Almost Imperceptible Hum From Cassette Deck

Discussion in 'CD/DVD/Blu-ray & Misc Hardware' started by MR.MAGOO, Jul 14, 2017.

  1. MR.MAGOO Full Audioholic

    MR.MAGOO
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    I've got a new (1 month old) Marantz Professional model PMD 300CP cassette deck with USB. A few days ago I started hearing a faint, almost imperceptible hum when the unit is powered off. To try to isolate the problem I disconnected the RCA cable, still hums. Plugged it in different power receptacles, still hums. All this even when unit is off. I know I should take it to service center while it's still under warranty but what all of a sudden could cause this hum? Thanks for any clues!
  2. TLS Guy Audioholic Overlord

    TLS Guy
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    I assume that the unit is quiet if you unplug it. No one uses a simple mechanical on off switch any more. So unless unplugged the unit is actually on. The power transformer and stating circuit are always on while plugged in.

    The hum is coming from a poorly potted power transformer. Since the unit only cost $149 I suspect they all do it. Since the machine has two decks and only two motors, professional grade it is not. A tape deck is complex. There are no short cuts to a good one. Providing a quality unit having two decks and a DAK at that price is impossible. Even back in the day a decent single deck professional machine cost well north of $1000.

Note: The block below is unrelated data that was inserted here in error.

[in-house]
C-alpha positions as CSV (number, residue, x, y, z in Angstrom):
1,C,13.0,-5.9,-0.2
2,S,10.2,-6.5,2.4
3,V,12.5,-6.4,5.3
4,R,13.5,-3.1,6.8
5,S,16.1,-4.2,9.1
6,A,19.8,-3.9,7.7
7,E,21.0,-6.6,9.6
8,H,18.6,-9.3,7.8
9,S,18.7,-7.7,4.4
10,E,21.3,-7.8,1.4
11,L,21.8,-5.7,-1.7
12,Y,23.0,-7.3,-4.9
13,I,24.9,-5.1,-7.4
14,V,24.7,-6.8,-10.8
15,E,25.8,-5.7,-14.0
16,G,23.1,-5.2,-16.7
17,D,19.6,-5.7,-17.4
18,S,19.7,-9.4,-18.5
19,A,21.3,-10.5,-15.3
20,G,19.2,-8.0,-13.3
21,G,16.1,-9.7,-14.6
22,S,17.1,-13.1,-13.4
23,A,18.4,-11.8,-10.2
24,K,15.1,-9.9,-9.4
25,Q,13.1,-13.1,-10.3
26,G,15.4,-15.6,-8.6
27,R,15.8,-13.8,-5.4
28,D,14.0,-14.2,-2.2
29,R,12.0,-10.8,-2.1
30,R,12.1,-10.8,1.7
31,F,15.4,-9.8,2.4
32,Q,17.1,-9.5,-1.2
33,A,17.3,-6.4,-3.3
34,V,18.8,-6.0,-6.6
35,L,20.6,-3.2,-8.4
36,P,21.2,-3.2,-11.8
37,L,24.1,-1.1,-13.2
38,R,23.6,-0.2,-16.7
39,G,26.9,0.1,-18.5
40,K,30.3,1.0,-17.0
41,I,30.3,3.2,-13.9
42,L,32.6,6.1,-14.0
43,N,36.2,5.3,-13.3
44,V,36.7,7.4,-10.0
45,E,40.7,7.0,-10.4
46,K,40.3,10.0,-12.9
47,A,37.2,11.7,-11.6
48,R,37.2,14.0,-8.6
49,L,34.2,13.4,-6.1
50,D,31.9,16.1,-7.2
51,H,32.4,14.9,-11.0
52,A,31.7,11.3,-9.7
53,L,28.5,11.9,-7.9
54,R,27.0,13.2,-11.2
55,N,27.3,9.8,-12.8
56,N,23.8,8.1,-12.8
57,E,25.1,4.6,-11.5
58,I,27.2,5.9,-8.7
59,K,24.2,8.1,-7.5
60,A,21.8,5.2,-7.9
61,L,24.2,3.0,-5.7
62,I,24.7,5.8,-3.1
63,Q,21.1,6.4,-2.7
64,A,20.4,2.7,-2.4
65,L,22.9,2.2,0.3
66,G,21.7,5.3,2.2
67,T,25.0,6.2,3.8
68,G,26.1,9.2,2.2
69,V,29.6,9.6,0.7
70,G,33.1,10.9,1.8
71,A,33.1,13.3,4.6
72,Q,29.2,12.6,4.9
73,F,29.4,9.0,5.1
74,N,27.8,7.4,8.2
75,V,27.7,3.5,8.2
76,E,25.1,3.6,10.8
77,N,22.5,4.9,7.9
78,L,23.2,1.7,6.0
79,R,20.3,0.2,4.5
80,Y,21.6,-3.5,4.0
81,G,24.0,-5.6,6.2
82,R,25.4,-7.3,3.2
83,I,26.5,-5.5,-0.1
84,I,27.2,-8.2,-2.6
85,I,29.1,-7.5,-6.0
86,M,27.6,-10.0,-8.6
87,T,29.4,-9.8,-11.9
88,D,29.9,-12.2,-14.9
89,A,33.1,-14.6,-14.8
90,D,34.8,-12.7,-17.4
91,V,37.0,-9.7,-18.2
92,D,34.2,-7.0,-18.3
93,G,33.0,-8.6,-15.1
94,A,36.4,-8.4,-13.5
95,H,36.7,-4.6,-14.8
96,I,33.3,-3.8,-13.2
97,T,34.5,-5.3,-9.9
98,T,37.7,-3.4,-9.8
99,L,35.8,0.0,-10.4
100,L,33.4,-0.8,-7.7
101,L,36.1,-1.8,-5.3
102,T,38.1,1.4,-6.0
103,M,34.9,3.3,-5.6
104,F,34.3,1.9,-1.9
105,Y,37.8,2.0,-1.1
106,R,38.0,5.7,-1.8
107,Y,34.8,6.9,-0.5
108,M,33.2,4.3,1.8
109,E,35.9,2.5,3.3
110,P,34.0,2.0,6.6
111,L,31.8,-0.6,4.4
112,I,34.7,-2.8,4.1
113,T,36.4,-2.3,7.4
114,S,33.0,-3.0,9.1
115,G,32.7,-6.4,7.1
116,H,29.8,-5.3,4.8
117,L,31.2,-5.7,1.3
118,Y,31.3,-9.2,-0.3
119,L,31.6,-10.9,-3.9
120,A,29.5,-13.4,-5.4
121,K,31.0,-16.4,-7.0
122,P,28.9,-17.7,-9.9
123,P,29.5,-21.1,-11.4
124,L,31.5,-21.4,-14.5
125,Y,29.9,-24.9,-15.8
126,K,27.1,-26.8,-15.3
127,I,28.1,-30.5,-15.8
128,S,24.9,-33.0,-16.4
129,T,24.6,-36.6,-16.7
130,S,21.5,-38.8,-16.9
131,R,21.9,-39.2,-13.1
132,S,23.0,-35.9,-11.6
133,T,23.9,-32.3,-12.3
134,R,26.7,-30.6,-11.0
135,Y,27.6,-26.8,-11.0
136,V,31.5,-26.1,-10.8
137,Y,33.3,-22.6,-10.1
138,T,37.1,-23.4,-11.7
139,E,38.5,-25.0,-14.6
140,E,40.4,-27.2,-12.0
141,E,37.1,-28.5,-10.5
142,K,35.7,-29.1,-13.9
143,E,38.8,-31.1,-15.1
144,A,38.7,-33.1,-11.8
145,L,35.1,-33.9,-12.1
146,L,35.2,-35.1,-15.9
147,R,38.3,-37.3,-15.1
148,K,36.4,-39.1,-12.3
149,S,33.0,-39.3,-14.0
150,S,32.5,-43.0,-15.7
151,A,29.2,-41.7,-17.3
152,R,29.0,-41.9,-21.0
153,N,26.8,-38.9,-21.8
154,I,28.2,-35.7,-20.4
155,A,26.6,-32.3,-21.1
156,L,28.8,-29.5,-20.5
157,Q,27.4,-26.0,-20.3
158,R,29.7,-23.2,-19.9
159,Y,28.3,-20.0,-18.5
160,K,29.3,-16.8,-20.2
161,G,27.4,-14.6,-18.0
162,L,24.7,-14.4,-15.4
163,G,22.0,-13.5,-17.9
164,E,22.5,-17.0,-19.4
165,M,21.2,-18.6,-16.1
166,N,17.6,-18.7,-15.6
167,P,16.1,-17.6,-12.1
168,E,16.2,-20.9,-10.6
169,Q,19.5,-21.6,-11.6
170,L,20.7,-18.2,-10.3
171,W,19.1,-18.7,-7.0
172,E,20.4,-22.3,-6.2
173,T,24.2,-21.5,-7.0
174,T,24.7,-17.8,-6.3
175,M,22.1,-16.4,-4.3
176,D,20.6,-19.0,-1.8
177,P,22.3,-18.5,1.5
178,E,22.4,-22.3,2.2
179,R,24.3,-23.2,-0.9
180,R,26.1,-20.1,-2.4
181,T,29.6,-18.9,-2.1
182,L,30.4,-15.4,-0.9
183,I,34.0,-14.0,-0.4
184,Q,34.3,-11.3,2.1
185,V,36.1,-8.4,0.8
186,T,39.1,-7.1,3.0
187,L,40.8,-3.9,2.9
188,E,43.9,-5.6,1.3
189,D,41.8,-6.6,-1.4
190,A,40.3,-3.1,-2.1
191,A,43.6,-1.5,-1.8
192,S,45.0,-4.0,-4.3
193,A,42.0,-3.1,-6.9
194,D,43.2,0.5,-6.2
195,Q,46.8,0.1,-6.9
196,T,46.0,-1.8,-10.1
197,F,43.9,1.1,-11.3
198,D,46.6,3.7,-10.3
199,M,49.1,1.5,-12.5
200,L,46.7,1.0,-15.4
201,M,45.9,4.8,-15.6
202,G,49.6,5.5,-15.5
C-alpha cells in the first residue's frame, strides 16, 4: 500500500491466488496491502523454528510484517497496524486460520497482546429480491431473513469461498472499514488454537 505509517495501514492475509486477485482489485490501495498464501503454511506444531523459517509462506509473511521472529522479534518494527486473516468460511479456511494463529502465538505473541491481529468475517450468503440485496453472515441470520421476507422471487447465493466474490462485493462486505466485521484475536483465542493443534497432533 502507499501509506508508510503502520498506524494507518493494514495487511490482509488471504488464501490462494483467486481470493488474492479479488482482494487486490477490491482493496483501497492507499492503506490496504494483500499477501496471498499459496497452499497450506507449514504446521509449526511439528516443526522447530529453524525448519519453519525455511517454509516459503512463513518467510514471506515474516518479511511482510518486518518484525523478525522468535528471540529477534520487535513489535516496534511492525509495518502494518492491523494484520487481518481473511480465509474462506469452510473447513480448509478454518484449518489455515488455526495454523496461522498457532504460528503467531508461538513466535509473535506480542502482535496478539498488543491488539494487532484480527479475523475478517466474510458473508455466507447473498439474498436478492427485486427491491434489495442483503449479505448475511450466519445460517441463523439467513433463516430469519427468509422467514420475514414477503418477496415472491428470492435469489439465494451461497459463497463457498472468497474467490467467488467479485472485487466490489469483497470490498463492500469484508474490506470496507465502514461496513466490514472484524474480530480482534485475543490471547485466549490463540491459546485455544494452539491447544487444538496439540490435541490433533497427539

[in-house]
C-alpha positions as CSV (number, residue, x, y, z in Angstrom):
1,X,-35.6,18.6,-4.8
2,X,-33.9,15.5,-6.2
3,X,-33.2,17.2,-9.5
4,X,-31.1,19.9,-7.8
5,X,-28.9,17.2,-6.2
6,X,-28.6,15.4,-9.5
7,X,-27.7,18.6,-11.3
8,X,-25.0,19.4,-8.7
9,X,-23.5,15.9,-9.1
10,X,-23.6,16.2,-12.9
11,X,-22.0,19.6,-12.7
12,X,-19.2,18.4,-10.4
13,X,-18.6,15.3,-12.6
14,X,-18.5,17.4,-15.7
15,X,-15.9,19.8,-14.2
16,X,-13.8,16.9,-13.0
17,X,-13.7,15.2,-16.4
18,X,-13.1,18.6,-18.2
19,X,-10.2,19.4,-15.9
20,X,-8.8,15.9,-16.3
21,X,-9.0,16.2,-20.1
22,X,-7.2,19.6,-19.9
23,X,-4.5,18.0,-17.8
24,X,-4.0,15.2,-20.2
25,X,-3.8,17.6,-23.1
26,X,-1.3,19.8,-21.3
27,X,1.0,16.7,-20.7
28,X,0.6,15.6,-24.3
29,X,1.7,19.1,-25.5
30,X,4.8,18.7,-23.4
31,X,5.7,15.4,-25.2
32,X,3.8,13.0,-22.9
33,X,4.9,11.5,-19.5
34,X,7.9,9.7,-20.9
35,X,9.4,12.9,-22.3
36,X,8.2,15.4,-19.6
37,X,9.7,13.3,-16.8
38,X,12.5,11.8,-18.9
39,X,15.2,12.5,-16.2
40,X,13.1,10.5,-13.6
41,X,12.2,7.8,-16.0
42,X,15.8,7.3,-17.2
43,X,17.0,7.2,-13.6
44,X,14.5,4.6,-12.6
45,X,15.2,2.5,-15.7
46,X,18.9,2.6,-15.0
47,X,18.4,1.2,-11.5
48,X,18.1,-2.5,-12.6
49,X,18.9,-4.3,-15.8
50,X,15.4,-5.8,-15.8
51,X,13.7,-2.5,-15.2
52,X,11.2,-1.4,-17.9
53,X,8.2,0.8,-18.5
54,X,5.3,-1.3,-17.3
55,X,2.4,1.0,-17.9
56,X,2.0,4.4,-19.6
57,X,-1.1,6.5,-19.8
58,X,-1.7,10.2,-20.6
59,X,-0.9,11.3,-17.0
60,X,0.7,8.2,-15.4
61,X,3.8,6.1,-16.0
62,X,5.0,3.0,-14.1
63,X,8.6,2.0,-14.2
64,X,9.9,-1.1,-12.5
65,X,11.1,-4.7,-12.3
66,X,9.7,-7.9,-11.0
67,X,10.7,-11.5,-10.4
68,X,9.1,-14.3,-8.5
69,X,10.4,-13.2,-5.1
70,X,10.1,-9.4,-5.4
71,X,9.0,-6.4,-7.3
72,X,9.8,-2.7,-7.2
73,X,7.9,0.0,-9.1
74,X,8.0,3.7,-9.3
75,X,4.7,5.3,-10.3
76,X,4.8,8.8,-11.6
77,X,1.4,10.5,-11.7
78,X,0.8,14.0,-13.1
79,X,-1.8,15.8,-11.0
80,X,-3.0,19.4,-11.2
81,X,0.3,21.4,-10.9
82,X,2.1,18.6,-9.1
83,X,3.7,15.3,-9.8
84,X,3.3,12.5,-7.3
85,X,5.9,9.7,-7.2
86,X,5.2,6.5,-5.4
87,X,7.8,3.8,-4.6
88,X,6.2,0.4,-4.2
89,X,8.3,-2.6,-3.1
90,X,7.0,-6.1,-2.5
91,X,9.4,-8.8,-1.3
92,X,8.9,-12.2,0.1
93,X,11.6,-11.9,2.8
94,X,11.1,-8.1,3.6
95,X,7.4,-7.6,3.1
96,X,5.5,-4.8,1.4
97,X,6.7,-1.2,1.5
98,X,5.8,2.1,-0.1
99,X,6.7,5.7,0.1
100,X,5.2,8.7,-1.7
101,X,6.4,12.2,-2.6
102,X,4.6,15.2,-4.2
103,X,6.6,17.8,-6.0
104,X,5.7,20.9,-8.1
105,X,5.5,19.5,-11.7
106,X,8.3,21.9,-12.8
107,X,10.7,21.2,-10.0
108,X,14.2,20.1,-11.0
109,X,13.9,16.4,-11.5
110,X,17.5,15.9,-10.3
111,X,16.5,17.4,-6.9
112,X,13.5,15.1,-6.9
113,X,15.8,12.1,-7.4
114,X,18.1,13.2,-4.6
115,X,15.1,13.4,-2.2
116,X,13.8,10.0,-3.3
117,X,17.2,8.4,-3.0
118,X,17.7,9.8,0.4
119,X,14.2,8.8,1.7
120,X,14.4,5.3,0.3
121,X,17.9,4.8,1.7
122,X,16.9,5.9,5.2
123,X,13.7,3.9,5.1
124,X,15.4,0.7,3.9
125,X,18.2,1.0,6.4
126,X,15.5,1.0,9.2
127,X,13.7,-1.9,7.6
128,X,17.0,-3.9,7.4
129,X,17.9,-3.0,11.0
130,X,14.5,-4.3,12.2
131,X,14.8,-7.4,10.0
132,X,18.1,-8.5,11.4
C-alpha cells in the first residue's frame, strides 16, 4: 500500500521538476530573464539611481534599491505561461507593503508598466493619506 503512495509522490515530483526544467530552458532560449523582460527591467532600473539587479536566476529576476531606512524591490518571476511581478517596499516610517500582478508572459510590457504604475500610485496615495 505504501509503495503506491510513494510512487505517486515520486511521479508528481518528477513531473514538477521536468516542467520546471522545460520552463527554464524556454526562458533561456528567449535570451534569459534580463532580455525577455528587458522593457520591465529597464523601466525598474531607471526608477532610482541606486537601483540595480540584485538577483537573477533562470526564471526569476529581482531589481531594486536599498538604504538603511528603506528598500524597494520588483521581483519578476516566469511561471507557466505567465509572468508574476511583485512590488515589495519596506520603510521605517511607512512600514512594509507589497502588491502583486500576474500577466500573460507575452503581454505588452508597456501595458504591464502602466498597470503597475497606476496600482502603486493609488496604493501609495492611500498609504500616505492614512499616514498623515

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  3. Pogre Audioholic Samurai

    Pogre
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    Wow. I never realized tape decks were that expensive. Especially back in the day. Phew.
  4. lovinthehd Audioholic Spartan

    lovinthehd
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    Why I stuck it out with just a turntable back then for the most part, aside from a cassette deck for a little while, altho too many issues with cassettes, don't miss 'em. Wanted a nice reel to reel deck but content was sparse and expensive and not very portable (hardly knew anyone with one back then), and didn't really do any recording myself....

    Marantz and Professional and $150 sure doesn't seem to add up....
    Last edited: Jul 14, 2017
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  5. TLS Guy Audioholic Overlord

    TLS Guy
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    Well of course cheap single motor two head decks could be had for $100 to $200 range and up to around $500.

    However you have to understand in the days of analog spending more on equipment brought a huge increase in sound quality. The digital age has changed that.

    To be pro a deck had to be built with precision engineering, have three motors and three heads.

    In the early seventies my three Revox machines would have been in the $700 to $800 range. These were domestic but used extensively by pros. All of those A77 were purchased as wrecks, or with a serious problem. I restored all of those personally. In addition to that, if you did not own extensive test gear, and expensive laboratory alignment tapes then you had to take the machine to the dealer at least once a year for calibration. I did my own. These trips were costly.

    My semi pro Revox A 700 cost me around $1500 in the early seventies. The pro MK6 Brenell I put together from bespoke parts for around $1000. I see the Brenell prices were not published and all were price on application!

    The cassette recorder was a huge problem due to very narrow tape width and very slow speed.
    So to even approach Hi-Fi quality was very expensive. My three head, three motor TEAC cost me $1200 in the early eighties. Alignment was a huge problem, so the high end machines came either with auto calibration, or built in test tone oscillators and a means to set record bias and Eq with a front panel screw driver presets. The NAKS were $2000 and up.